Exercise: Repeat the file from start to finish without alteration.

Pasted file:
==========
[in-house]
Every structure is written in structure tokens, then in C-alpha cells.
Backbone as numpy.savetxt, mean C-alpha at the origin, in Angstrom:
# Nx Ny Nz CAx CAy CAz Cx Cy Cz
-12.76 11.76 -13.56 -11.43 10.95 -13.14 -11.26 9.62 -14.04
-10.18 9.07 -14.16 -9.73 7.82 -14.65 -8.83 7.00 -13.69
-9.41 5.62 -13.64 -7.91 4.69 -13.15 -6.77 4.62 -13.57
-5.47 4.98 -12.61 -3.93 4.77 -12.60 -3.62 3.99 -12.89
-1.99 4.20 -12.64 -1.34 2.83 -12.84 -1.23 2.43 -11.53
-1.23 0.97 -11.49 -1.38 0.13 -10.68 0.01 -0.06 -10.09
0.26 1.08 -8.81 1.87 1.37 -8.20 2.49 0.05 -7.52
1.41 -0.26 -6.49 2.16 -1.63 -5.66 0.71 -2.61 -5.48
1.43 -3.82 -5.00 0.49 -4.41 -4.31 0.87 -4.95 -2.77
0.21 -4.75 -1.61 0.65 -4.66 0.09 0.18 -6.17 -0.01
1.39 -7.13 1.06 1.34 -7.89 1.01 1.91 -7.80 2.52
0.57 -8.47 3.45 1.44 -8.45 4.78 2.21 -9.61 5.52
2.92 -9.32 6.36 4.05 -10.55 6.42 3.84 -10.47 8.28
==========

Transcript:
[in-house]
Every structure is written in structure tokens, then in C-alpha cells.
Backbone as numpy.savetxt, mean C-alpha at the origin, in Angstrom:
# Nx Ny Nz CAx CAy CAz Cx Cy Cz
-12.76 11.76 -13.56 -11.43 10.95 -13.14 -11.26 9.62 -14.04
-10.18 9.07 -14.16 -9.73 7.82 -14.65 -8.83 7.00 -13.69
-9.41 5.62 -13.64 -7.91 4.69 -13.15 -6.77 4.62 -13.57
-5.47 4.98 -12.61 -3.93 4.77 -12.60 -3.62 3.99 -12.89
-1.99 4.20 -12.64 -1.34 2.83 -12.84 -1.23 2.43 -11.53
-1.23 0.97 -11.49 -1.38 0.13 -10.68 0.01 -0.06 -10.09
0.26 1.08 -8.81 1.87 1.37 -8.20 2.49 0.05 -7.52
1.41 -0.26 -6.49 2.16 -1.63 -5.66 0.71 -2.61 -5.48
1.43 -3.82 -5.00 0.49 -4.41 -4.31 0.87 -4.95 -2.77
0.21 -4.75 -1.61 0.65 -4.66 0.09 0.18 -6.17 -0.01
1.39 -7.13 1.06 1.34 -7.89 1.01 1.91 -7.80 2.52
0.57 -8.47 3.45 1.44 -8.45 4.78 2.21 -9.61 5.52
2.92 -9.32 6.36 4.05 -10.55 6.42 3.84 -10.47 8.28